What transition costs?
The below describes the "transition costs" of Social Security. Most of the article is in the first comment.
WASHINGTON -- In the more than 41 years that I have been writing columns, nothing has generated more unfavorable comment from conservatives than my Dec. 6 report on Republican Sen. Lindsey Graham's Social Security plan. He would finance the transition costs for private Social Security accounts by raising payroll taxes. Of all the outraged critics from the Right who contacted me, economist Larry Hunter had the most pungent rebuttal: "There are no transition costs."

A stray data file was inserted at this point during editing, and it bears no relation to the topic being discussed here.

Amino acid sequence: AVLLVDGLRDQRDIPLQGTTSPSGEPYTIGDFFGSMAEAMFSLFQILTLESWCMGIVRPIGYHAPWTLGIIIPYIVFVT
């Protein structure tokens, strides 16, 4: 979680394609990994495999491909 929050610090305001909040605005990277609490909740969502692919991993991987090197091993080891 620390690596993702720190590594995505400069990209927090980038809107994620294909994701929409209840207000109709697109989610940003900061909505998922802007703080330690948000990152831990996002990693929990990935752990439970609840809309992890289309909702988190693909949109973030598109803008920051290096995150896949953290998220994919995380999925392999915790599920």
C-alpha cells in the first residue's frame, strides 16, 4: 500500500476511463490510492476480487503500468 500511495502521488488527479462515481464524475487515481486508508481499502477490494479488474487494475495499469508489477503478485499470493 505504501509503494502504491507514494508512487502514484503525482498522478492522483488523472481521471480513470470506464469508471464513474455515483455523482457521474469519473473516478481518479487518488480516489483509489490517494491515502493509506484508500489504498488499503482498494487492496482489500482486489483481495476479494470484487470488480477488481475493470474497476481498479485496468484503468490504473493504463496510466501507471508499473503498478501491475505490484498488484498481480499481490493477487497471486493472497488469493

If that is so, I asked Hunter, can you write me a one-page explanation to buttress your remarkable claim? Nearly a month later, he gave me three single-spaced typewritten pages plus four colored graphs. Actually, they portray an increase in federal expenditures forced by private accounts -- that is, transition costs. Hunter's point: There would be no long-term net transition costs. Doing nothing will cost much more, beginning as early as 35 years from now. (Hunter's analysis will be published by the Institute for Policy Innovation.) That amounts to no real transition costs. The problem with this argument is that we are talking about red ink far into the future when nearly everybody now debating the issue will be dead. Although it is a difficult argument to make, it looks like the only alternative to Graham's proposed higher payroll tax payments in the upper income brackets.